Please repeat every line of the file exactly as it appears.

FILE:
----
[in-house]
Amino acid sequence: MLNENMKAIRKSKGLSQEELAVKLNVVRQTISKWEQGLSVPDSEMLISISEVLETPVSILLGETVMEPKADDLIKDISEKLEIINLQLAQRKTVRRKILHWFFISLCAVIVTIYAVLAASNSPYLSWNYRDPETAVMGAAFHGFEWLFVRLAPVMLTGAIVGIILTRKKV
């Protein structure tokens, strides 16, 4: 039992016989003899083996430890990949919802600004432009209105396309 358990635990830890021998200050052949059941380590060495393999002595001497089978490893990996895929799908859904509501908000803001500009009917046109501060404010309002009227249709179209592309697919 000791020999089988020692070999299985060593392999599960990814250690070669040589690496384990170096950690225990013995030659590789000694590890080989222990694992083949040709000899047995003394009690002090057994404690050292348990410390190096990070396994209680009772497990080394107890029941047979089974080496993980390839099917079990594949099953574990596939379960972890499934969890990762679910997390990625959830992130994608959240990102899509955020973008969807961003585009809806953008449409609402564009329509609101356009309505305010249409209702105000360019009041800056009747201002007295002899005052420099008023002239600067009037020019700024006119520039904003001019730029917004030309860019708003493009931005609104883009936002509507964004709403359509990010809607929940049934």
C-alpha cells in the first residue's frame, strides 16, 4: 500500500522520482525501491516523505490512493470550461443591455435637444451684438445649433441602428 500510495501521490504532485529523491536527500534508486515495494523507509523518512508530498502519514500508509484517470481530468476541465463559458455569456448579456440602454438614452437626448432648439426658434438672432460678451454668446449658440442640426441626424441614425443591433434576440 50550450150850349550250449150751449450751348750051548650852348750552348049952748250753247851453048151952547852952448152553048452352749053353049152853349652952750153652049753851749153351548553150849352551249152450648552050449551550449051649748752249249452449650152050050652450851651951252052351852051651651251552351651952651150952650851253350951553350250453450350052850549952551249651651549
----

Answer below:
[in-house]
Amino acid sequence: MLNENMKAIRKSKGLSQEELAVKLNVVRQTISKWEQGLSVPDSEMLISISEVLETPVSILLGETVMEPKADDLIKDISEKLEIINLQLAQRKTVRRKILHWFFISLCAVIVTIYAVLAASNSPYLSWNYRDPETAVMGAAFHGFEWLFVRLAPVMLTGAIVGIILTRKKV
């Protein structure tokens, strides 16, 4: 039992016989003899083996430890990949919802600004432009209105396309 358990635990830890021998200050052949059941380590060495393999002595001497089978490893990996895929799908859904509501908000803001500009009917046109501060404010309002009227249709179209592309697919 000791020999089988020692070999299985060593392999599960990814250690070669040589690496384990170096950690225990013995030659590789000694590890080989222990694992083949040709000899047995003394009690002090057994404690050292348990410390190096990070396994209680009772497990080394107890029941047979089974080496993980390839099917079990594949099953574990596939379960972890499934969890990762679910997390990625959830992130994608959240990102899509955020973008969807961003585009809806953008449409609402564009329509609101356009309505305010249409209702105000360019009041800056009747201002007295002899005052420099008023002239600067009037020019700024006119520039904003001019730029917004030309860019708003493009931005609104883009936002509507964004709403359509990010809607929940049934």
C-alpha cells in the first residue's frame, strides 16, 4: 500500500522520482525501491516523505490512493470550461443591455435637444451684438445649433441602428 500510495501521490504532485529523491536527500534508486515495494523507509523518512508530498502519514500508509484517470481530468476541465463559458455569456448579456440602454438614452437626448432648439426658434438672432460678451454668446449658440442640426441626424441614425443591433434576440 50550450150850349550250449150751449450751348750051548650852348750552348049952748250753247851453048151952547852952448152553048452352749053353049152853349652952750153652049753851749153351548553150849352551249152450648552050449551550449051649748752249249452449650152050050652450851651951252052351852051651651251552351651952651150952650851253350951553350250453450350052850549952551249651651549